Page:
Magnolia Home Entertainment have a treat for sushi fans this week with the Blu-ray release of the documentary Jiro Dreams of Sushi on July 24th 2012.
The film follows Jiro Ono, an 85 year old sushi master and owner of Sukiyabashi Jiro in Tokyo Japan.
The movie is a celebration of Sushi, and the lengths taken to make the perfect sushi.
The movie was an official selection of the Tribeca Film Festival in 2011.
Jiro Dreams of Sushi the Movie
Sukiyabashi Jiro is an unassuming 10 seat sushi restaurant in the basement of the Tsukamoto Sogyo Building in Ginza.
It is also a Michelin Guide 3-star restaurant – the first to be awarded three Michelin stars.
For roughly $350, you can sit at the Sushi bar and be served what is considered by many to be the best Sushi in the world.
Every meal is chef’s choice, served at Jiro Ono’s discretion, resulting in the best possible Sushi experience on the given day.
At the time of filming, Jiro was 85 years old, and shows no sign of slowing down.
Jiro has been recognised by the Japanese government as a living national treasure for his contributions to Japanese cuisine.
The restaurant achieves its super high standards buy using only the best possible ingredients, combined with the skill and techniques Jiro learned and developed over the years.
The fish for the restaurant are from the best sources, purchased from the masters of their trade at the Tsukiji Fish Market in Tokyo.
Even the rice for the sushi sees high scrutiny from Jiro and is cooked using his specialized techniques to get the exact flavour and texture.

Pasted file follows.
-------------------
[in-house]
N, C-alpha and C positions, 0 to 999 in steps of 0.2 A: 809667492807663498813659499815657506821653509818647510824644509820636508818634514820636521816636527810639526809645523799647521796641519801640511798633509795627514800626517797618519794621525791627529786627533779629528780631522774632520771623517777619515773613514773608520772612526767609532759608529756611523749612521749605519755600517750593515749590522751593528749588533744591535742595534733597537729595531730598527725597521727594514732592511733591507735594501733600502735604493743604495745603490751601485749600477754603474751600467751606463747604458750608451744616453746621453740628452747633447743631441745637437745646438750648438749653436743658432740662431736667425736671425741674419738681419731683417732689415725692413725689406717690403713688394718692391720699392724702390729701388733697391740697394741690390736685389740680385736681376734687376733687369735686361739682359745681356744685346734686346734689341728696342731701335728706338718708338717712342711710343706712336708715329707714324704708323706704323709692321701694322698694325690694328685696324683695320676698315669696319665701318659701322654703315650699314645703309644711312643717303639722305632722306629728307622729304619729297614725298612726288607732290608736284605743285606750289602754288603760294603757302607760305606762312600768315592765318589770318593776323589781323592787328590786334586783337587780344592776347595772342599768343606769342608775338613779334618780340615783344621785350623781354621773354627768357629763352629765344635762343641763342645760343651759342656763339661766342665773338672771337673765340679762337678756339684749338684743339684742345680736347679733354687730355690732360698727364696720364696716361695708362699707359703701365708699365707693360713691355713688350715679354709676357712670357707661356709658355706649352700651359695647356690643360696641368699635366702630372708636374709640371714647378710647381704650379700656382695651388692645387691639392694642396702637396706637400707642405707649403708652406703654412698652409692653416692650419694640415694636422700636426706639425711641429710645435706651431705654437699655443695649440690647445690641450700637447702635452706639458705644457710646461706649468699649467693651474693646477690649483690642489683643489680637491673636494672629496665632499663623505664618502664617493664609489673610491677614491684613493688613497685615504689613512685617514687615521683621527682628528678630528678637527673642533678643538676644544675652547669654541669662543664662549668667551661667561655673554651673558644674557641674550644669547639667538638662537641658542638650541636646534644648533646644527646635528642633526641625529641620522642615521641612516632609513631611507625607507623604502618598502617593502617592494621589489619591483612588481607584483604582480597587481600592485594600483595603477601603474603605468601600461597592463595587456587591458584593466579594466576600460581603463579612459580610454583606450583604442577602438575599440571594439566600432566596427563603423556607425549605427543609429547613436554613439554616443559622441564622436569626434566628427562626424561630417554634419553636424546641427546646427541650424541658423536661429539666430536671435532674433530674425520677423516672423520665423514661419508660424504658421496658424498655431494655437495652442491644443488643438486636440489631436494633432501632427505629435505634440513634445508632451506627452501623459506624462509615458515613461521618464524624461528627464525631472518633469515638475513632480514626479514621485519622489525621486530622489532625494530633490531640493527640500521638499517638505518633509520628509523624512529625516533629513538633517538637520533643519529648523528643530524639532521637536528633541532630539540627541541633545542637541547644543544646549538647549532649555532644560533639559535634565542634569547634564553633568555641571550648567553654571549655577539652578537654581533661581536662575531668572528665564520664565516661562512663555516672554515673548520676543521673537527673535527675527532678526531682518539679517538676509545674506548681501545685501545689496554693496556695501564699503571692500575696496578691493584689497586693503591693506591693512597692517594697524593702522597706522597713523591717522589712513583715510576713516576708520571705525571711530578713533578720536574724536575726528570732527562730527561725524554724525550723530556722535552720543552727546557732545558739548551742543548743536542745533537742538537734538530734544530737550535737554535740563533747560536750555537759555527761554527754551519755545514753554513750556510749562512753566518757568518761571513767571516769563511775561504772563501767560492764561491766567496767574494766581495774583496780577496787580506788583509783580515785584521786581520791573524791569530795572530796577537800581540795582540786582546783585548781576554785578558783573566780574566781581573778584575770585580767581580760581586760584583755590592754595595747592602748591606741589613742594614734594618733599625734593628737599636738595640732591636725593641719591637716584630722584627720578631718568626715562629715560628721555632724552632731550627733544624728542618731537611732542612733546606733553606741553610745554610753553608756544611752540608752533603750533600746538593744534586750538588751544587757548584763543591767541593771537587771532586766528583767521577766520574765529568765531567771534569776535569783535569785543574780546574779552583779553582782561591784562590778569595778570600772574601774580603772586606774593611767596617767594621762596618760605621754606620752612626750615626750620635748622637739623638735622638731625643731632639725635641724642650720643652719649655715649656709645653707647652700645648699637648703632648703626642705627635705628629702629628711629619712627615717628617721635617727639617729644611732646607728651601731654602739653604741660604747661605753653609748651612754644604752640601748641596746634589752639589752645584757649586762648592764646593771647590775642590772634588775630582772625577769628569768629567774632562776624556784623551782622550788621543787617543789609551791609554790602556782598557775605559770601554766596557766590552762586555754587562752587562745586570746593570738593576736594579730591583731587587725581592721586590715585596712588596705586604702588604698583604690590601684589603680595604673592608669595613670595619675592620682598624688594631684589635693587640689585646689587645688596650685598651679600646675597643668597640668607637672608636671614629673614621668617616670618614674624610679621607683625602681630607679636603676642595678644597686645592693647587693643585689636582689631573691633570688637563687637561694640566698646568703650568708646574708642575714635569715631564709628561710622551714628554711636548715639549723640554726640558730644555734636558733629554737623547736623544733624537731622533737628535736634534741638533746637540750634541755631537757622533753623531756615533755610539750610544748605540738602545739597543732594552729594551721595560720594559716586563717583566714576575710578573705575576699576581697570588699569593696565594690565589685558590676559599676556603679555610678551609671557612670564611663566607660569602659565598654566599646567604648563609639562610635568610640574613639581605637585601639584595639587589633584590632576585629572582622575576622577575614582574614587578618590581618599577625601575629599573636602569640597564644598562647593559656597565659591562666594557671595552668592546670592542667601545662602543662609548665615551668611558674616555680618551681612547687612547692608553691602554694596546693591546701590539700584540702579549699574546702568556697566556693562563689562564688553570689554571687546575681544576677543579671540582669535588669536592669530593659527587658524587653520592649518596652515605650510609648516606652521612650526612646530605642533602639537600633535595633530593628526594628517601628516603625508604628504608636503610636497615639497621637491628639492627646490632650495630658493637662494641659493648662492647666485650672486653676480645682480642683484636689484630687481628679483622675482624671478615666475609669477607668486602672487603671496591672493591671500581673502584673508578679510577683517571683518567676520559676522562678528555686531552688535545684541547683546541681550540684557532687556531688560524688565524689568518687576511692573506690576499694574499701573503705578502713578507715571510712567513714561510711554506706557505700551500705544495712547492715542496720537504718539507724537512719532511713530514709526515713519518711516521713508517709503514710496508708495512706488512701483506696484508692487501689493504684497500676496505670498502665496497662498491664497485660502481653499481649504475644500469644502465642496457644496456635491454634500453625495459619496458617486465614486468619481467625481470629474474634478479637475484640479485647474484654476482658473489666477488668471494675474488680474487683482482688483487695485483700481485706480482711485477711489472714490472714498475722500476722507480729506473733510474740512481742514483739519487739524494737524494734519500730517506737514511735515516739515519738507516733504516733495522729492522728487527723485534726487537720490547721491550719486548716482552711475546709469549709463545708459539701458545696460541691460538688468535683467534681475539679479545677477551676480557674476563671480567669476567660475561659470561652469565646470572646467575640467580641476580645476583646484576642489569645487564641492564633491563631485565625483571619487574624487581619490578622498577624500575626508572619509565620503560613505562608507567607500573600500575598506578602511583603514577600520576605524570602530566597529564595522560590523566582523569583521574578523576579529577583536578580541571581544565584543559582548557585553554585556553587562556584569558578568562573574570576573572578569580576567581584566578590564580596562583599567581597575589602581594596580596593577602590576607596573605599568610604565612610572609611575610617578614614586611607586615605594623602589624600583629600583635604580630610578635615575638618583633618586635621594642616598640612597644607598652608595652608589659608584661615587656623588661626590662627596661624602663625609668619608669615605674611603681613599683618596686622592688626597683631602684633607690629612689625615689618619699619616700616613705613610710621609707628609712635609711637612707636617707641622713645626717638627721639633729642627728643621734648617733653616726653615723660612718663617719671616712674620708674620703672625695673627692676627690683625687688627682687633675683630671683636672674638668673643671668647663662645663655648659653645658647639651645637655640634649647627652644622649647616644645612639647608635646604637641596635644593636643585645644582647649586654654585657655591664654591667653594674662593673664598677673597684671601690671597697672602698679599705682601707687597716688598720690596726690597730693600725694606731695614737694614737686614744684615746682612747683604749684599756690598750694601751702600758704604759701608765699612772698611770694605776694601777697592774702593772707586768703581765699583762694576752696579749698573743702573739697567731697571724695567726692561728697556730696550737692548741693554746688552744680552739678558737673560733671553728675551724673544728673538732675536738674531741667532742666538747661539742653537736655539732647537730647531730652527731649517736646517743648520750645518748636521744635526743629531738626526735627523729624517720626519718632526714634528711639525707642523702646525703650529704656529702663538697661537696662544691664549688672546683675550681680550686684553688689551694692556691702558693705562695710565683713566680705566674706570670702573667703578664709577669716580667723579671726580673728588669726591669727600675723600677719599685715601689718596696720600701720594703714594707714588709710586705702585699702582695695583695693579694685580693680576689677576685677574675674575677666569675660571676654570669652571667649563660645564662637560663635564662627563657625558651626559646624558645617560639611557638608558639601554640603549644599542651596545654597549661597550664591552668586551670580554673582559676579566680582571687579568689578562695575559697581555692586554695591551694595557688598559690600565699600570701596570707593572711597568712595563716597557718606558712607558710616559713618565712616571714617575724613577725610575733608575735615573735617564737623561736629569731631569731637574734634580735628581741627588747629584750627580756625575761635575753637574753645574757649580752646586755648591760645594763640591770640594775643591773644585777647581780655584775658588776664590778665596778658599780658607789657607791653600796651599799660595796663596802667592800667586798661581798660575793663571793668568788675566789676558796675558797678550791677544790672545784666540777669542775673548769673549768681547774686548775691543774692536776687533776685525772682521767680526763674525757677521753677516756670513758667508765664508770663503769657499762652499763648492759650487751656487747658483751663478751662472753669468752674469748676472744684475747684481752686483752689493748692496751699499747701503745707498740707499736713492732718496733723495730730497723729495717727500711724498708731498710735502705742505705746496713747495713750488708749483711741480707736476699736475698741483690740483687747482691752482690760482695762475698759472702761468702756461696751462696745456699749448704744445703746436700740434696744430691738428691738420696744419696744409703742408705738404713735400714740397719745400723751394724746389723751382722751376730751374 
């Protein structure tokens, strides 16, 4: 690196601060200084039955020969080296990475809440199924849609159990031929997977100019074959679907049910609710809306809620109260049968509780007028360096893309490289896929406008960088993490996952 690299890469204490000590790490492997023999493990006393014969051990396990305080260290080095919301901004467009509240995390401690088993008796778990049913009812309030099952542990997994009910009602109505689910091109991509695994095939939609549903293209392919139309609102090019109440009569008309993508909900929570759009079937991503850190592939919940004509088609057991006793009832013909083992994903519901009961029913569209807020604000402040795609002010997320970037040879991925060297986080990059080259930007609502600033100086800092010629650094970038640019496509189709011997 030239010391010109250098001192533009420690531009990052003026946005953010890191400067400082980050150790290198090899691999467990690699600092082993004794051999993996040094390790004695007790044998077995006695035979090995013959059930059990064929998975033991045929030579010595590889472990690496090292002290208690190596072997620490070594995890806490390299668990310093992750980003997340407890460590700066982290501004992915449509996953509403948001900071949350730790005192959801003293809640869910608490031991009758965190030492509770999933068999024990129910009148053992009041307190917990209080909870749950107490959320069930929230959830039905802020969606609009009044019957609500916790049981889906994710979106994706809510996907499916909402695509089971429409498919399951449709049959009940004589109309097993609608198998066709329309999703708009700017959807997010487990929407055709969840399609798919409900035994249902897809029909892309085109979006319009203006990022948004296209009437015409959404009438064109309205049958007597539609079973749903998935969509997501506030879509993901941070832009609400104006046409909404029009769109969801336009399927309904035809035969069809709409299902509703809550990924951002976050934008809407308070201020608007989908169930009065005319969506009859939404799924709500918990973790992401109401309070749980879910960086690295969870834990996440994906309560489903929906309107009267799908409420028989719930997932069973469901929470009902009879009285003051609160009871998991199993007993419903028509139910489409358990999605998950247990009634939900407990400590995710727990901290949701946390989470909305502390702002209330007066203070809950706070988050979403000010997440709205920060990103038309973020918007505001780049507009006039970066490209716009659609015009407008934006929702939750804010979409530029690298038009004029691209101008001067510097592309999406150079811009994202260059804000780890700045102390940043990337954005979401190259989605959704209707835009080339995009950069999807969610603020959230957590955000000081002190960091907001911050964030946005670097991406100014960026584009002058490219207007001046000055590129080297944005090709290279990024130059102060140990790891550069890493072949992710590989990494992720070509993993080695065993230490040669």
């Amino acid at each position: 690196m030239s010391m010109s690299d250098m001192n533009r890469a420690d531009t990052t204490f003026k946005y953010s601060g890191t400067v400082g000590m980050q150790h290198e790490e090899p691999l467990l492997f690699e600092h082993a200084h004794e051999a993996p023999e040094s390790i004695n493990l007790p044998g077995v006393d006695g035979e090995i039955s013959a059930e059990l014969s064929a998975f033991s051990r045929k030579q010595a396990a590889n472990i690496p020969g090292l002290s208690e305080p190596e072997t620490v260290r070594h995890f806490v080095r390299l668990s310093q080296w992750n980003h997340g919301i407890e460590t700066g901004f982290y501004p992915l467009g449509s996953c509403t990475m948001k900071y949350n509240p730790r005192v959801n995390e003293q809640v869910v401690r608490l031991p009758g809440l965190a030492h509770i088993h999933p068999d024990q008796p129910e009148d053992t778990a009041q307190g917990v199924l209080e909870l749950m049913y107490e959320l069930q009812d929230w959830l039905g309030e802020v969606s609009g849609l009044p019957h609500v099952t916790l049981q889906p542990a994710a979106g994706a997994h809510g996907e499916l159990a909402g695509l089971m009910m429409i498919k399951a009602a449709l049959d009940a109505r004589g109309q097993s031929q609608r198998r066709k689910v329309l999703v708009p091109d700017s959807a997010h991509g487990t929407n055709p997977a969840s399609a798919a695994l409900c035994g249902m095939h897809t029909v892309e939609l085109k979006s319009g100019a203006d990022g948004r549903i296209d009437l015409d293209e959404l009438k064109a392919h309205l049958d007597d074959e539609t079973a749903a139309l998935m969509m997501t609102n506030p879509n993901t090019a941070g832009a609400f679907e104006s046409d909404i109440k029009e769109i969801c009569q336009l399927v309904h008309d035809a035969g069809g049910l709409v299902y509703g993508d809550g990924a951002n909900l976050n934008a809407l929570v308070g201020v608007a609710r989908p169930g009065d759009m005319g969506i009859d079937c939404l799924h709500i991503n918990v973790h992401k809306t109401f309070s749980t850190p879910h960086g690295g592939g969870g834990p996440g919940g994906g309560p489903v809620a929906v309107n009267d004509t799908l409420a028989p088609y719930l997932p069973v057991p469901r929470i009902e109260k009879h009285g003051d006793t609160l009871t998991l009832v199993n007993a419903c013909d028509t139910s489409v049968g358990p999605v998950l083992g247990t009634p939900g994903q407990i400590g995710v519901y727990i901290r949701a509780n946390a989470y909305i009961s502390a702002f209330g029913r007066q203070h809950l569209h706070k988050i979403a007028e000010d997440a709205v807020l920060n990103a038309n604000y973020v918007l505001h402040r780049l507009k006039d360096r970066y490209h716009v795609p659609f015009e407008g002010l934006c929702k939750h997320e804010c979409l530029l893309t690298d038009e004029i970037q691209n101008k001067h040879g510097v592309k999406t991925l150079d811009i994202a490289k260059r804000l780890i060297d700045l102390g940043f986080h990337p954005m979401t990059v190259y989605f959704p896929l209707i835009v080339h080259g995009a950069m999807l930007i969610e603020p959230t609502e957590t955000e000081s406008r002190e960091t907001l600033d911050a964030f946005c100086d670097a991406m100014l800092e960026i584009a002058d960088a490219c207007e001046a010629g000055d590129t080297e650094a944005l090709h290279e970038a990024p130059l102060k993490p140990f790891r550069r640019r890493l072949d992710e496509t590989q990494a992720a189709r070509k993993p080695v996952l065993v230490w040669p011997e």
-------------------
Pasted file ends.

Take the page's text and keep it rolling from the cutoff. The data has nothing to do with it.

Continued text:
The film is a window into the incredible effort that the restaurant team puts in to create the best Sushi on the planet.
Jiro Dreams of Sushi is more than a look at the restaurant though – here you get an in depth look into Jiro’s personal philosophy, and the family dynamics.
Jiro describes how he continues to strive for perfection, a goal that he feels he will never reach.
His entire life revolves around the sushi as he constantly comes up with new and better recipe ideas, to the extent of even invading his dreams as sleeps.
Jiro’s elder son Yoshikazu still works with his father and will be expected to inherit his legacy.
Can Yoshi possibly live up to the expectations?
The film also visits with Jiro’s younger son Takashi, who runs a mirror-image version of the restaurant, and is said to have a more relaxed atmosphere.
The movie also features interviews with a major Japanese food critic, one of Jiro’s former apprentices, and the various masters at the fish market.
There are many interesting themes that run through the movie, including the strong work ethic that Jiro demonstrates.
All in all it is a great little documentary film, with a fascinating focus and an insightful view into high end sushi in Japan.
Jiro Dreams of Sushi was produced and directed by David Gelb.
The film received almost entirely positive reviews, with a Rotten Tomatoes score of 98% and an IMDb score of 7.7/10.
Jiro Dreams of Sushi had a fairly strong limited release in the cinema, earning $2.5M at the US box office.
Jiro Dreams of Sushi on Blu-ray Disc